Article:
President-elect Donald J. Trump has announced nearing completion on a plan to replace President Obama’s Affordable Care Act. He said that his plan would be unveiled soon after the confirmation of Representative Tom Price, Republican of Georgia, by the Senate to be the secretary of health and human services. Price is appearing before the Senate Health, Education, Labor & Pensions Committee mid-week, but his hearing before the Senate Finance Committee has not yet been scheduled.
The president-elect spoke in generalities about his health care plan in an interview. He said that it would be “great health care” that left people “beautifully covered.” Mr. Trump promised his insurance reform will cover more people and cost less money. He did not say how much his plan would cost or where the money to pay for it would come from.
Mr. Trump did say that his plan would include “insurance for everybody.” Mr. Trump said, “There was a philosophy in some circles that if you can’t pay for it, you don’t get it. That’s not going to happen with us.” “Insurance for everybody” has been a goal of health care policy experts for decades. However, government-provided health insurance has found little political support and market-based solutions have proved problematic.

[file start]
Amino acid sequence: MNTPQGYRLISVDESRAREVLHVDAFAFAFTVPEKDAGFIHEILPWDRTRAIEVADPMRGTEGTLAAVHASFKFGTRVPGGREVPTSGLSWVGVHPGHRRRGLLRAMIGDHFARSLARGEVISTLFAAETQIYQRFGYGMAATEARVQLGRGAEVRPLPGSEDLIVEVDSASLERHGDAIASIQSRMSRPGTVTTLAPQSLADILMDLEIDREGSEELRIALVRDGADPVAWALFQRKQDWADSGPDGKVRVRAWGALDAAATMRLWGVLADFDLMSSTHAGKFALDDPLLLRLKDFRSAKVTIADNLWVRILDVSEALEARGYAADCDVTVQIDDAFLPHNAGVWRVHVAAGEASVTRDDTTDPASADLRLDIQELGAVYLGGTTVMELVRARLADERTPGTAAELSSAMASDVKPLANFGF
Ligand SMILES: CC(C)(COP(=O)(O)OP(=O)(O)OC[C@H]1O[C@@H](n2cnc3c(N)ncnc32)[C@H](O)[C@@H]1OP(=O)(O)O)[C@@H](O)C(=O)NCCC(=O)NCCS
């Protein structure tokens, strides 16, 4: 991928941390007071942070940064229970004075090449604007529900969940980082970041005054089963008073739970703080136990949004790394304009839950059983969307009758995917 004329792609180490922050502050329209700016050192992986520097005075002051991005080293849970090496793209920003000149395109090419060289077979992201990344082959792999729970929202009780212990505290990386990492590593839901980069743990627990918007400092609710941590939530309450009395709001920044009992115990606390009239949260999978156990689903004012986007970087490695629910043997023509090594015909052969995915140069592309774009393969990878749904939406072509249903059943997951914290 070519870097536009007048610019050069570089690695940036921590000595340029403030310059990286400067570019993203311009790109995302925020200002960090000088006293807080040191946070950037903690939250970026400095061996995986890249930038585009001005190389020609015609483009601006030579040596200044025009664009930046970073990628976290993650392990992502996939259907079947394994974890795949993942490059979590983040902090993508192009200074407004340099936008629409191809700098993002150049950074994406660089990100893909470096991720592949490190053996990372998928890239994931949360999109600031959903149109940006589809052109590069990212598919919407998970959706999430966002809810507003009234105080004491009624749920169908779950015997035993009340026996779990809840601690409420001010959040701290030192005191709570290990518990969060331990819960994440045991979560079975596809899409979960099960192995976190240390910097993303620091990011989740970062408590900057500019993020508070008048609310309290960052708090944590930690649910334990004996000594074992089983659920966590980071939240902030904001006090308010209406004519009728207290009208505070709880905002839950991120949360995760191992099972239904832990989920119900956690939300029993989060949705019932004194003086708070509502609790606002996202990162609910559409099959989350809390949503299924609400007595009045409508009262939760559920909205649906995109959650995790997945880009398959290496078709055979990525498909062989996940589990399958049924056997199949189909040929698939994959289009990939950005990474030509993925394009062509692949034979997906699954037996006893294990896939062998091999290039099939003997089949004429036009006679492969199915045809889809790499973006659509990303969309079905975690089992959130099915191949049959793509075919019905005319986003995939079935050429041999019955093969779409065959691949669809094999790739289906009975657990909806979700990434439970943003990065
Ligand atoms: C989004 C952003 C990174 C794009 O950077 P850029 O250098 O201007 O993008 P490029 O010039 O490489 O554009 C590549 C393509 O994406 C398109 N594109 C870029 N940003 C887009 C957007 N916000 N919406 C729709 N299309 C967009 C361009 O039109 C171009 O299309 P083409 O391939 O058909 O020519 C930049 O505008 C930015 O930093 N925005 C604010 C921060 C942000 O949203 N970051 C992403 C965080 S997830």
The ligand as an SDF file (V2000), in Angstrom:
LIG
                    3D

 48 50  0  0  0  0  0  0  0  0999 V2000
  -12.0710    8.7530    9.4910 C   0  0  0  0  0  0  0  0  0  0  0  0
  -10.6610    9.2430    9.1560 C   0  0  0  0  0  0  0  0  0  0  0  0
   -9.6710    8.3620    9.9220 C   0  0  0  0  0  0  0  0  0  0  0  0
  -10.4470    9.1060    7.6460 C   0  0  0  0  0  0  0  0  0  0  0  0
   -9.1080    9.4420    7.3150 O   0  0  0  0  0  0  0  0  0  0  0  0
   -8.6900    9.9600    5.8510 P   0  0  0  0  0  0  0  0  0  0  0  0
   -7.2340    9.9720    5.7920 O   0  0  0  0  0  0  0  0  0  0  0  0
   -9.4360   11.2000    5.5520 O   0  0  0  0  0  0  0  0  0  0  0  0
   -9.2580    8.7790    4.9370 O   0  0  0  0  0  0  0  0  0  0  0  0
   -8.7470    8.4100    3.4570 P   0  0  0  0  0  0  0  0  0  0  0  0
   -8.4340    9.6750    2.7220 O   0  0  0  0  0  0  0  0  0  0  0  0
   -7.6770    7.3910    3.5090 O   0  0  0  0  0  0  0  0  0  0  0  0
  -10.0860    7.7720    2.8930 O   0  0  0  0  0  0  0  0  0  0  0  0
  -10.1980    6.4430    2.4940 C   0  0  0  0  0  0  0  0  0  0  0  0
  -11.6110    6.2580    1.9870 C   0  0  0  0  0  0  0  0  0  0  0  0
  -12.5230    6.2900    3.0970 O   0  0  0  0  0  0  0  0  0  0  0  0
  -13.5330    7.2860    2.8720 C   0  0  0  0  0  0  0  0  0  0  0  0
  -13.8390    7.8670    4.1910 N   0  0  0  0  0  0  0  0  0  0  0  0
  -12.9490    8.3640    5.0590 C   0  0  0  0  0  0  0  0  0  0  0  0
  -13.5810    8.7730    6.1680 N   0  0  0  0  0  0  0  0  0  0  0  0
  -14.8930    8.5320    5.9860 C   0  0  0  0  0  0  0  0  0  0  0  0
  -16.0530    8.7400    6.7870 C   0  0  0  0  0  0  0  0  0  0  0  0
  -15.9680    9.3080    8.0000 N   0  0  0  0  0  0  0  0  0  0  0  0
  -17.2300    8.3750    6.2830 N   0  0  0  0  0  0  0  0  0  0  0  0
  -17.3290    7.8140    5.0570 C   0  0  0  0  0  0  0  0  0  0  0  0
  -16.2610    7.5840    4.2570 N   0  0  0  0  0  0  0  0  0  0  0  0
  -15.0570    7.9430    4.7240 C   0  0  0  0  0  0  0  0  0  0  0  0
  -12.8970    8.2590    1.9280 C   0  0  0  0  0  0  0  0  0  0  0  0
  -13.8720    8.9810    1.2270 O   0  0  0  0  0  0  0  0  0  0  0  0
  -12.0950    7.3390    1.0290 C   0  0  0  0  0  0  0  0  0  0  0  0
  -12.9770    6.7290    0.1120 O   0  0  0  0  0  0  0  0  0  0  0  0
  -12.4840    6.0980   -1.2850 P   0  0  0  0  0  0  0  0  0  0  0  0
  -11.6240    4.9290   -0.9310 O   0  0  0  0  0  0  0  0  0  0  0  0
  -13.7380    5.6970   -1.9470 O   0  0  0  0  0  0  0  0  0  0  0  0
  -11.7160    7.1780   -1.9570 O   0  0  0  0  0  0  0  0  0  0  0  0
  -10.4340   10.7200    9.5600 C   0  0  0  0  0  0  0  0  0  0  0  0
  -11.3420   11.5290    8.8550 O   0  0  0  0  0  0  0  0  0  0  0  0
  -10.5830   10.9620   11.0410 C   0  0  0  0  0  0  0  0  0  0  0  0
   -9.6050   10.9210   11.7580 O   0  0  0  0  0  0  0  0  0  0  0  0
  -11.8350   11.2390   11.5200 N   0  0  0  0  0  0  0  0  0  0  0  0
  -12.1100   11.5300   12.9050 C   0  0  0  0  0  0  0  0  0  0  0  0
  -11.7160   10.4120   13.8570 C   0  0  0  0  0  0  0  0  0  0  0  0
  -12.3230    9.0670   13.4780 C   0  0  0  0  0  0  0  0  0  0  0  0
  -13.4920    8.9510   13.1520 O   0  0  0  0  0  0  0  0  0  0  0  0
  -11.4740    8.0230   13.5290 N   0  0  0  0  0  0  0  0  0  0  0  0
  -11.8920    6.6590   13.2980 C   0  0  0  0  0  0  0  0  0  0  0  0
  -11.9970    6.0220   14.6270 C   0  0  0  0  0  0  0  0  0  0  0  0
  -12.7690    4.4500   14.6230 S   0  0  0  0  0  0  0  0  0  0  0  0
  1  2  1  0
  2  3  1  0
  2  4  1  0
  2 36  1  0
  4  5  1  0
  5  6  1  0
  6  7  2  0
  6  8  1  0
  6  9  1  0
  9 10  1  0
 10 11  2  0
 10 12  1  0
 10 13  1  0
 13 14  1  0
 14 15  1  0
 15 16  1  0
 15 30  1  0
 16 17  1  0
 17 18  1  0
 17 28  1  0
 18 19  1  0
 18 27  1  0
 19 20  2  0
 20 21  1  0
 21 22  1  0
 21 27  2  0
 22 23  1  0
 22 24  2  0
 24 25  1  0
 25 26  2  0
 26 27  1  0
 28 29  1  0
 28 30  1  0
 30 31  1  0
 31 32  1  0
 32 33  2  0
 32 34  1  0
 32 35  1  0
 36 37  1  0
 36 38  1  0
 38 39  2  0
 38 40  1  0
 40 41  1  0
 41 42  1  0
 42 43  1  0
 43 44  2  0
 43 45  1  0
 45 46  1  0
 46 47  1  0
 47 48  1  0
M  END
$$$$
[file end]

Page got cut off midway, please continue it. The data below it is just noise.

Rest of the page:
Republicans have been vowing to repeal Obamacare for nearly seven years. Last week, Mr. Trump said he wanted Congress to repeal the Affordable Care Act and replace it “very quickly or simultaneously, very shortly thereafter.” Republicans have expressed anxiety about the demands for a quick replacement of the law.
Last week, the House and the Senate began the process of repealing Mr. Obama’s health care law by approving a budget resolution that would repeal major portions of the Affordable Care Act. The parliamentary language approved would allow them to proceed without the threat of a filibuster by Democrats. Committees in both chambers will now work out the details of repealing and replacing the law.
Mr. Trump also said during the interview that he would force drug manufacturers to negotiate better prices with Medicaid and Medicare, saying the manufacturers will no longer be “politically protected.” He promised on the campaign trail he would press for Medicare to be allowed to negotiate drug prices.